In return, the indictment alleges, Carona appointed Haidl to the position of assistant sheriff for reserves in 1999 and made Haidl’s family, friends and business associates reserve deputies.

When Haidl’s teenage son, Gregory, was arrested in a 2002 rape case, Carona is accused of asking Jaramillo to lobby the county district attorney to charge the teen as a juvenile instead of as an adult.

When Gregory Haidl was arrested on a drug charge a year later, he received "preferential treatment" from the sheriff’s department with Carona’s consent, the indictment said.

Carona gained national attention during an investigation into the 2002 kidnapping and murder of 5-year-old Samantha Runnion. CNN’s Larry King called him "America’s Sheriff," a nickname that appears on Carona’s official biography.


Critics charge he established ‘magnet’ for illegals financed by citizens, U.S. businesses

By Jerome R. Corsi

A lingering controversy over the role former Arkansas Gov. Mike Huckabee played in establishing a Mexican consulate office in Little Rock financed by taxpayers and local businesses continues to follow the Republican presidential candidate’s campaign, even as he enjoys a surge in polls.

Critics in Arkansas contend Huckabee worked with some of the state’s most prominent and politically powerful businesses to draw illegal immigrants to the state to accept low-paying jobs.

Huckabee strongly denied the charges in a telephone interview with WND yesterday.

This week, as WND reported, Rasmussen Reports added Huckabee to its daily tracking of top tier GOP presidential candidates following a surge that pushed him past former Massachusetts Gov. Mitt Romney with the support of 13 percent of likely voters nationwide. In Iowa, a University of Iowa poll released Monday showed Huckabee surging to a virtual tie for second place in the key primary state with Rudy Giuliani at 13 percent.

One of Huckabee’s Arkansas critics, long-time border-security activist Joe McCutchen, told WND that Freedom of Information Act documents he obtained show unusual business practices and possible improprieties in a 2006 Huckabee decision to attract a Mexican consulate to Little Rock.

Space in an Arkansas government facility was leased for $1 a year to the Mexican government to establish the Mexican consulate until a permanent Mexican consulate facility could be built, at the expense of Arkansas citizens and corporations.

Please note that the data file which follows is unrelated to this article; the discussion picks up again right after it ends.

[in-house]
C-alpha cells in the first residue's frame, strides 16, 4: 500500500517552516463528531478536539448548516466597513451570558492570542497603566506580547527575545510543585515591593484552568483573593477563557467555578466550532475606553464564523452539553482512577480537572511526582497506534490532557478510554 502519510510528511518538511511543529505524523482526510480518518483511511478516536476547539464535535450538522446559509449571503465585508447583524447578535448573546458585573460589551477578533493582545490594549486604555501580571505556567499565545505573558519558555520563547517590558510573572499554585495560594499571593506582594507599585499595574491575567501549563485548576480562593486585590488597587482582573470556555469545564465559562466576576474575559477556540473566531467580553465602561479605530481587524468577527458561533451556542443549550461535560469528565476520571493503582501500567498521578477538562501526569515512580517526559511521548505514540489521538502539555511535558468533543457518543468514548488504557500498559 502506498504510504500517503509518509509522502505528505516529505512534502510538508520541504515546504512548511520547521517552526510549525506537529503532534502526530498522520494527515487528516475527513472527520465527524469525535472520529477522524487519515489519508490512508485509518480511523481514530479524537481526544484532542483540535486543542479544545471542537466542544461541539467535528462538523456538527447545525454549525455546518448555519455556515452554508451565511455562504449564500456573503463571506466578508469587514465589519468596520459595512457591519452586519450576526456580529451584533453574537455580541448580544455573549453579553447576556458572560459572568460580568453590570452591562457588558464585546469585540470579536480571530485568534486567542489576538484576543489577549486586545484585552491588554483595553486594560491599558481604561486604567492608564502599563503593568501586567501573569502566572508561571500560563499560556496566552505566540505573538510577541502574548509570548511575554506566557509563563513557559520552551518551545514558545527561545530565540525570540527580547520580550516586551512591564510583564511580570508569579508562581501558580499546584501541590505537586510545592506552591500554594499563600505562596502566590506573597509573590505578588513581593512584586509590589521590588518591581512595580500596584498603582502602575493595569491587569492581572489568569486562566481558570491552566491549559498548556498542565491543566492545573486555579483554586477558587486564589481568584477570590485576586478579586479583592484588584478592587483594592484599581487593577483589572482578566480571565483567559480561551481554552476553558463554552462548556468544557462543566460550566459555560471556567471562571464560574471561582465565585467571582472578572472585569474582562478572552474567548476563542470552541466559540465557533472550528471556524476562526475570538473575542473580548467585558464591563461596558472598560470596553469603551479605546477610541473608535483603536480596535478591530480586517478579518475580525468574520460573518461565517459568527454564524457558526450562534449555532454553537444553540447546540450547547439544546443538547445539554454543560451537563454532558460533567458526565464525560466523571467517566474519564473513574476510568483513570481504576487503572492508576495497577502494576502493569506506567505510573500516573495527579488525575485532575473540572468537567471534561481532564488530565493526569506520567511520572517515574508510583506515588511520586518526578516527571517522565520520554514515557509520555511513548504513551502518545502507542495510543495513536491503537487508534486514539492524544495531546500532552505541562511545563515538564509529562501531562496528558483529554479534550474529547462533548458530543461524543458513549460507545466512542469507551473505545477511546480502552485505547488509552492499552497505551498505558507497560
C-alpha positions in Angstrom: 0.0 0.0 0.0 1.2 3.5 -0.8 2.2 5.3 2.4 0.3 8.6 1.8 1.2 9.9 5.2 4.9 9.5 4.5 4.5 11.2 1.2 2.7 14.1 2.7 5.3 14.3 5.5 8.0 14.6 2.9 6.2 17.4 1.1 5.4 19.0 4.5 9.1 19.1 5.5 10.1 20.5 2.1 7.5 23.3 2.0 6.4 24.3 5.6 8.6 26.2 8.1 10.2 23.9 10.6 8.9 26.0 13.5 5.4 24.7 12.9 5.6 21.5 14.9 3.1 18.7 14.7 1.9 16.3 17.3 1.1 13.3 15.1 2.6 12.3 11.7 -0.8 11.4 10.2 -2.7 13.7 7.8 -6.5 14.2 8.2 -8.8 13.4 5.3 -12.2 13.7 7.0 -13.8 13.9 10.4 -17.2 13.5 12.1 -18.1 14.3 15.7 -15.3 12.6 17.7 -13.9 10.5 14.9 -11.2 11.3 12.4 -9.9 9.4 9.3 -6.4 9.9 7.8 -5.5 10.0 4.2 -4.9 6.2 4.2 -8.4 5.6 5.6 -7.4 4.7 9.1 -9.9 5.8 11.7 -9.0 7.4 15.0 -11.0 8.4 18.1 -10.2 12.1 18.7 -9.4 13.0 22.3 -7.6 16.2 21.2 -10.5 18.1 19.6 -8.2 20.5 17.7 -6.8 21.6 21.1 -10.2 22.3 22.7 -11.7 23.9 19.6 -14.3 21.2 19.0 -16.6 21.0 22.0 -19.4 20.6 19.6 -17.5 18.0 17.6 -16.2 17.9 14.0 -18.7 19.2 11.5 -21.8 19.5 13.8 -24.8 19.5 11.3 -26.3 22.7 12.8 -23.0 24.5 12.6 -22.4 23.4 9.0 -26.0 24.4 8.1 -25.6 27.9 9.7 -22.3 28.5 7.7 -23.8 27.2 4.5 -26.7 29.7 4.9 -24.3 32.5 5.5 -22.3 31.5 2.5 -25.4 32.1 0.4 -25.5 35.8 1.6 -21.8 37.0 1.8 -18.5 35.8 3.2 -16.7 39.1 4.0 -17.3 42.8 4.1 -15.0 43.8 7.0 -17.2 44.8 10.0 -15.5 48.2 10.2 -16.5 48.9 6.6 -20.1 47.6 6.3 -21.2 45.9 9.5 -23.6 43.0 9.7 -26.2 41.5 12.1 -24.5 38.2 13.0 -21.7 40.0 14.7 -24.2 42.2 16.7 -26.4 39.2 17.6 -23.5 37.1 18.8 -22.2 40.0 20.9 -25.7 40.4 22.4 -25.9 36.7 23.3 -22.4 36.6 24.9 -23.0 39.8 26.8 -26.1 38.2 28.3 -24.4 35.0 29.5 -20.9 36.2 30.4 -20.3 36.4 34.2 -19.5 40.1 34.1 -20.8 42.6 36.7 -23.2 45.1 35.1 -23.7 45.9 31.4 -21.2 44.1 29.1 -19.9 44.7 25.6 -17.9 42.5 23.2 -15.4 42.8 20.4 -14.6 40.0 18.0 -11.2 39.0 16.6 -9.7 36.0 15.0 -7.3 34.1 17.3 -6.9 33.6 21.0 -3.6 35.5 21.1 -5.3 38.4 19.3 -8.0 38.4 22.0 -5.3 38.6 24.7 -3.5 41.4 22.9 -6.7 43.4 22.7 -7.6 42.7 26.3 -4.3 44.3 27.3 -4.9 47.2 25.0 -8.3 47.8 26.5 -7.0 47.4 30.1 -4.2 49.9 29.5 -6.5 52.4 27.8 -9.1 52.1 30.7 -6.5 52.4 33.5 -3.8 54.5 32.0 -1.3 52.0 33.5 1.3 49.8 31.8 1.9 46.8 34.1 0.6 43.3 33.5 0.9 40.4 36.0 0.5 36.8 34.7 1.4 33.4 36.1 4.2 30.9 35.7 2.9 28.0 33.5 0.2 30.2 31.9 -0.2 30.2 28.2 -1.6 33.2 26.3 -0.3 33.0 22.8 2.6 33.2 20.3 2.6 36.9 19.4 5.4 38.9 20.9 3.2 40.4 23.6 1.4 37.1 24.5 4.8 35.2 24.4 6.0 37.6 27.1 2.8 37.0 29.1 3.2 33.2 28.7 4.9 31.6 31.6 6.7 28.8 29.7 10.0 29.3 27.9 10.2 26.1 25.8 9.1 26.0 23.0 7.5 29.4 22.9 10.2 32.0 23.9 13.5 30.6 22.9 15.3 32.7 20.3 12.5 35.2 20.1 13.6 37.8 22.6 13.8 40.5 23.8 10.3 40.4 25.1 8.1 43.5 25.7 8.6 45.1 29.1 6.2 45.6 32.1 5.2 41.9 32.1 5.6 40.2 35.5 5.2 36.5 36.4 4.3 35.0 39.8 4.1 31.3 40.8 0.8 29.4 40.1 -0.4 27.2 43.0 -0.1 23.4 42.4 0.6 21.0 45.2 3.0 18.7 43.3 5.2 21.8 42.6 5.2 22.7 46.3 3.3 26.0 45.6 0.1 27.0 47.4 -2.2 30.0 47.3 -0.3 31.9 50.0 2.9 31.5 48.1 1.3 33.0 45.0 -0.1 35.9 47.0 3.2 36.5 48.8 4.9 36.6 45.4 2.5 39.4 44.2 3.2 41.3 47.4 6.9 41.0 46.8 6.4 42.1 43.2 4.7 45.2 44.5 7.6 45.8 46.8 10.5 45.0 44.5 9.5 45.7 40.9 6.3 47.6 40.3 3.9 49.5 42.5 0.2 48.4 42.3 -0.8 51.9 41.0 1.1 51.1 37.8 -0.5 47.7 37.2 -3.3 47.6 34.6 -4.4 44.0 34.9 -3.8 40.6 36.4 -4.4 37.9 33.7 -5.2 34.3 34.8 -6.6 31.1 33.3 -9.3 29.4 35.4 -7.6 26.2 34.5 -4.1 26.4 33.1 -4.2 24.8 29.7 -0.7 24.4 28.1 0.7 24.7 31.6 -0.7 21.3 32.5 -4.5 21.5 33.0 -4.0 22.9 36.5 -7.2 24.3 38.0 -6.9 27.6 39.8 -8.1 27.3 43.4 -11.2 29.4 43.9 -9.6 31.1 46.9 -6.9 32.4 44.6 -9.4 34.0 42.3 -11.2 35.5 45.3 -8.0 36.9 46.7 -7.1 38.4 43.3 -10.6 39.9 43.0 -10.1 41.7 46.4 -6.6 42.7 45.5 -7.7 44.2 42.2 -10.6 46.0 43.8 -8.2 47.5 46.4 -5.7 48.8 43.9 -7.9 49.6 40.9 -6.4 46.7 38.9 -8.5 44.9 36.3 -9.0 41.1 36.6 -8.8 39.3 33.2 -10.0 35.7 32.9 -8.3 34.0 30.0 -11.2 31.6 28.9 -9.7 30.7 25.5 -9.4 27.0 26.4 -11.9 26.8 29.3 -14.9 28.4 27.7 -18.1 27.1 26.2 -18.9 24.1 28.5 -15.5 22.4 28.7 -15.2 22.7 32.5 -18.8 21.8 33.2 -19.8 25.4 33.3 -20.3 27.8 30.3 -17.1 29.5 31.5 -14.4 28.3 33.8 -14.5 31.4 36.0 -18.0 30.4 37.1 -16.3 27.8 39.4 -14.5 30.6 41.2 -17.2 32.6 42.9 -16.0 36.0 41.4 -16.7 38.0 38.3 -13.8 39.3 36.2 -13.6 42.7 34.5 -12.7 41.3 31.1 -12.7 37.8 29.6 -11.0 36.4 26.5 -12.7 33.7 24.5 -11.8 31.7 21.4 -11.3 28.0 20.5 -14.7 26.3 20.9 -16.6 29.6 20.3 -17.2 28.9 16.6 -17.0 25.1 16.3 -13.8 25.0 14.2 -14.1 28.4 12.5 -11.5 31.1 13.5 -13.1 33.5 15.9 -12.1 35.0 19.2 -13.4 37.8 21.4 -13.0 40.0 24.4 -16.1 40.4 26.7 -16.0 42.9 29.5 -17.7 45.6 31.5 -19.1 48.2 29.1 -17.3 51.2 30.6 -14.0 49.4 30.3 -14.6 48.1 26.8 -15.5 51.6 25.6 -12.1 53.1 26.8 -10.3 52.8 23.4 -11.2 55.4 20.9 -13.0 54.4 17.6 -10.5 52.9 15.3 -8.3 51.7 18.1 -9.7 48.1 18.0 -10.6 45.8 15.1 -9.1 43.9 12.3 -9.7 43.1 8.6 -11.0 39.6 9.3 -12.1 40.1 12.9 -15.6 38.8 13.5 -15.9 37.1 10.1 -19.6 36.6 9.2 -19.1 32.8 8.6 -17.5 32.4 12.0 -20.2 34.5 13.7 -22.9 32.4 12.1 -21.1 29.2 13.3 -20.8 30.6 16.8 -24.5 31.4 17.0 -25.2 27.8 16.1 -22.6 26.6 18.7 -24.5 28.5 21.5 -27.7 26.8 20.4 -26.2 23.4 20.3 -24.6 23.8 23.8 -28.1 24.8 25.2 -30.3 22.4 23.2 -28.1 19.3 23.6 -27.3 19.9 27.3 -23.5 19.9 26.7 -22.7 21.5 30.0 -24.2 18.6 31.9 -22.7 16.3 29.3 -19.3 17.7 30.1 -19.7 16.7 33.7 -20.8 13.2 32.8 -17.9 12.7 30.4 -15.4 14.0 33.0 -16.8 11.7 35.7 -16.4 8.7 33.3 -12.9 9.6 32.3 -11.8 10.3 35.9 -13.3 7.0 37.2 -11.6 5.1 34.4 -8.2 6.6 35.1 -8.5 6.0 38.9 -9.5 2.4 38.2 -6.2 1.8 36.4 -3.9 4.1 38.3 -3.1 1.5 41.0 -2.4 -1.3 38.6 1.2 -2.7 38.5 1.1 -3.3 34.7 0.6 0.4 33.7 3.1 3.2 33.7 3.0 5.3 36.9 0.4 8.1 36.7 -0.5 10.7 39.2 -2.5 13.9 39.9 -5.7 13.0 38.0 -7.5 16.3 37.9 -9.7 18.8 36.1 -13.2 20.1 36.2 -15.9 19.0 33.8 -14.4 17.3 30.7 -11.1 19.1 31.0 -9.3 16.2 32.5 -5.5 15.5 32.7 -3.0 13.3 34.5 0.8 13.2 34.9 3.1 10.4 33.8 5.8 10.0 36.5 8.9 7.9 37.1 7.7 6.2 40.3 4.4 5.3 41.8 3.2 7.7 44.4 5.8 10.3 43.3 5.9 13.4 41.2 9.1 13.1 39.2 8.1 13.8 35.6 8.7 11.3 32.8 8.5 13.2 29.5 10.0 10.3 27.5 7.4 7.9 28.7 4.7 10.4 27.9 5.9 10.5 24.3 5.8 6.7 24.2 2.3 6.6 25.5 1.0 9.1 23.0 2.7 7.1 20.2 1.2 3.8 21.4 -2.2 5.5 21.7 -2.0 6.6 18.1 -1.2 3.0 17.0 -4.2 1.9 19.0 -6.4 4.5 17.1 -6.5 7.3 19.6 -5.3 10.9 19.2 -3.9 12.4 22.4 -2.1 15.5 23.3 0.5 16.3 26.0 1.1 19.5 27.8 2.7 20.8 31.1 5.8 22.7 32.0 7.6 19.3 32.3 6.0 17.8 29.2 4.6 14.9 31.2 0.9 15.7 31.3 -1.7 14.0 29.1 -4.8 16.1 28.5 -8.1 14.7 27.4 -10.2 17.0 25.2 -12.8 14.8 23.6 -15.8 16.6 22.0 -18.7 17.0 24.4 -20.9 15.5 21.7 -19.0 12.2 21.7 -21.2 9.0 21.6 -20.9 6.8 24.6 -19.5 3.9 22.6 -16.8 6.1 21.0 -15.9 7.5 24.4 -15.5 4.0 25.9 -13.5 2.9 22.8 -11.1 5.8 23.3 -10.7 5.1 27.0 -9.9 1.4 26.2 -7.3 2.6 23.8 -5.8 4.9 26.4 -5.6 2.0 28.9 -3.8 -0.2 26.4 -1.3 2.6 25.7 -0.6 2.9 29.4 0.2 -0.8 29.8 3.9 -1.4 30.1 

McCutchen charges that Huckabee made the deal with Mexico in order to attract illegal immigrants into the state to work in politically connected Arkansas businesses seeking to exploit low-cost immigrant workers.

"Huckabee is an open borders multi-culturalist who put the will and needs of Arkansas corporations before the needs of Arkansas citizens and taxpayers," McCutchen charged.

In his telephone interview with WND, Huckabee insisted his major goal in establishing a Mexican consulate office in Little Rock was to assist Arkansas companies in export-import business with Mexico.

He also contended the Mexican consulate in Little Rock would make it easier for Arkansas to determine that immigrants had legal status to work in the state.

"Wal-Mart is the largest private sector employer in Mexico," Huckabee told WND. "We also have a lot of small manufacturing companies you’ve never heard of that make things that are then used in Mexico in manufacturing in Mexico."

Huckabee explained that there were two basic reasons his administration wanted the Mexican consulate office in Little Rock.

"First, we wanted to accommodate the business that was increasing between Arkansas businesses and Mexican businesses," he said. "Second, if people were going to come to Arkansas, we wanted them to follow legal processes, rather than just be illegal. We wanted people to come to Arkansas and get the proper paper work and do things with a work permit and a visa. It’s so much easier to do that if you have a consulate where people can go to get proper documentation, rather than just accommodating people illegally."

McCutchen’s accusations trace back to an Oct. 3, 2003, trip Huckabee, as governor, took with economic development adviser Robert Trevino in a state airplane to visit with Mexico’s president at the time, Vicente Fox.

During the trip, Huckabee and Trevino explored with Fox the possibility of establishing a Mexican consulate in Little Rock.

Trevino served from 200-2004 as district president of the League of United Latin American Citizens, also known as LULAC, an activist group strongly advocating for rights of Hispanic immigrants in the U.S. In 2004, he was appointed commissioner of Arkansas Rehabilitation Services, the state agency that subleased the space for the Mexican consulate.

McCutchen’s claims regarding the financial arrangements of establishing the Mexican consulate in Little Rock are backed up by Arkansas government documents he has obtained in numerous Freedom of Information requests. He provided copies to WND for examination.